SHAH ALAM: Only for Operational Requirements. That was the first thing that came to my mind when I read the question (below) from one of our regular readers, Michael, several days ago.
Off topic, during recent merdeka n also ATM anniversary rehearsal..I did not see EC-725. something wrong to the heli?
Instead of replying to him in the comments section, I will answer the question in this post. Is there anything wrong with the Cougar? The answer depends on who you ask the question.
If you asked Airbus Helicopters, the answer will be “there is nothing wrong with the Cougar”, which it had re-designated as H225M. RMAF continues to call its helicopters EC725s though.
“There is nothing wrong with the helicopters,” one of its executive told me when we met last month. He says the French Air Force had no problem with the helicopters and were flying them every day since April.
However, if you asked RMAF officials, you might get a different answer though not on the record.
The absence of the Cougar from three important events – Merdeka, Armed Forces Day and Agong Colours Parade on July 21 (which Michael missed) – certainly warranted an explanation.
And the answer, not an official one, I must add, is that the Cougars are currently “flight restricted” due to the fatal crash in Norway, in April, just like its civilian brethren.
And despite the assurances from Airbus, I was told any flights of the EC725s were subject to “operational requirements” (whatever that means) and apparently flypasts are not one them. From Wikipedia
On 29 April 2016, a CHC Helikopter Service Eurocopter EC225 Super Puma helicopter, carrying oil workers from the Gullfaks B platform in the North Sea, crashed near Turøy, a Norwegian coastal island 36 kilometres (22 mi) from the city of Bergen. Several witnesses reported initially seeing nothing untoward with the helicopter flying steadily, before the sound suddenly changed and it started to sway. A moment later its main rotor assembly detached from the aircraft and the fuselage plummeted to the ground and exploded into flames.
All thirteen crew and passengers died in the crash.
Following the crash, a service bulletin from Airbus was likely issued to RMAF calling for technical checks on the Cougars. At this point, civil EC225s were also being grounded for technical checks.
It was likely that the decision to restrict flight operations of the whole EC725 fleet was made following this initial checks.
It was for this reason the Cougars were notably absent during the Sarawak state elections, though several were photographed flying VIPs in the initial stages of the campaign.
The checks were still ongoing when on May 17, a Nuri on SAR alert at the Kuantan airbase – instead of a Cougar – was dispatched to the scene of the MB339CM crash near Pekan.
By late May, several Cougars were apparently cleared for flight and two were flying in the RMAF anniversary parade at the Kuantan airbase on June 1. I was told at the event that the whole fleet will be cleared to fly by end of the month.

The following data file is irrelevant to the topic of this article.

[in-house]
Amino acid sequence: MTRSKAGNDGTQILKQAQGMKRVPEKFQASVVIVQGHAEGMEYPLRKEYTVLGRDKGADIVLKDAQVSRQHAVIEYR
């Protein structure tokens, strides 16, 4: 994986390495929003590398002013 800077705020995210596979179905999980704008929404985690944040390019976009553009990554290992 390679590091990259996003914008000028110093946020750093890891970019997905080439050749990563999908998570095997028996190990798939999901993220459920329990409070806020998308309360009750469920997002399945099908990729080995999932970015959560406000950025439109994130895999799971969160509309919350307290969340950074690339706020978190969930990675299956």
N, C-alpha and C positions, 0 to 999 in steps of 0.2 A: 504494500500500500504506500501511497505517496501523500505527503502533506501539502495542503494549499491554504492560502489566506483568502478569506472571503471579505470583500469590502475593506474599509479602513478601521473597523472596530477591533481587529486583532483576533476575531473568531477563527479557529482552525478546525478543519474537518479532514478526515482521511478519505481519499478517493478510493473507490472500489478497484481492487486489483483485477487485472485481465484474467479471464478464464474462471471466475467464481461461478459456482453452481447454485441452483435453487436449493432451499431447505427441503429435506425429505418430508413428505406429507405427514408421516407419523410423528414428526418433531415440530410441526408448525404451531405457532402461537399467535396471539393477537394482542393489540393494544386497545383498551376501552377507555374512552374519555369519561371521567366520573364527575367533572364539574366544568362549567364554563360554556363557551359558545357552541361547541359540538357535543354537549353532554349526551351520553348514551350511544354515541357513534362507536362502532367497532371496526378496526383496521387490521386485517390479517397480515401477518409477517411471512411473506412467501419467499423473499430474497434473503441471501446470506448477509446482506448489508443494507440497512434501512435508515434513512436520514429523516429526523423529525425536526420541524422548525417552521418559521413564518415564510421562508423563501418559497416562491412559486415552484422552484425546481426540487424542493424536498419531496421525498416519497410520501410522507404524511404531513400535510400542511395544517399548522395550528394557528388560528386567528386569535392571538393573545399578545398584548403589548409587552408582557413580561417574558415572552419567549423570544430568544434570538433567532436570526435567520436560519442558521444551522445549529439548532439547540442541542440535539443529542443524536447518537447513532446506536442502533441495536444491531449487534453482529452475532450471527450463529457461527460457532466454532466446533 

Unfortunately, a few days later, the Cougars were subjected to “operational requirements” yet again, following the publication of the preliminary report on the Norway crash.
On 2 June the Norwegian Civil Aviation Authority and the UK Civil Aviation Authority extended the grounding of EC225LP and AS332L2 helicopters, now also including search and rescue flights. The updated directives were results of a recommendation in the preliminary report published by the AIBN on 1 June. Later that day the European Aviation Safety Agency decided to prohibit all flights with EC225LP and AS332L2 helicopters in Europe. On 3 June the US Federal Aviation Administration (FAA) issued a directive prohibiting flights with EC225LP and AS332L2 helicopters.
The similar military Eurocopter AS532 Cougar and Eurocopter EC725 of Germany and Brazil were grounded around 7 June in response to the accident, and the South Korean Surion was grounded in July 2016. By July 2016, 80% of the world fleet was on ground. The French military continued to operate its fleet.
Due to the EASA directive, all civil EC225s in Malaysia remained grounded. And although the EASA directive did not cover the military, RMAF apparently decided to extend the flight restrictions of its own EC725s.
And RMAF was not alone, Indonesian air force, it was reported on June 19, also grounded its six NAS 332 Super Pumas.
It was also reported in late June that Singapore had decided to delay its decision to order H225Ms following the EASA directive. Reuters had quoted unnamed sources saying the H225M helicopter was the front-runner for a $1 billion contract to replace an older version of the Super Puma in Singaporean service.
Despite this apparent setback, on August 9, Kuwait announced its order for 30 H225Ms, marking the first order for the helicopters following the worldwide grounding of the civilian version.
So how long will the Cougars be left idle then? I have no idea, at the moment. Perhaps they will even rescind the flight restrictions order by the time you read this, making this post redundant. It must be noted here that the investigation into the Norway crash reported that metal fatigue was suspected but the helicopter systems failed to detect it prior to the crash. This fact – the failure of the system to detect faults – I believed is the main reason RMAF has yet to clear the Cougar for normal operations. I hope this answer your question, Michael.
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The RMAF took the right step by putting safety above everything else by limiting the Cougars to sorties that are really needed or vital. The question really is how candid or honest is Airbus Helicopters being with its customers with regards to any issues with the Cougar.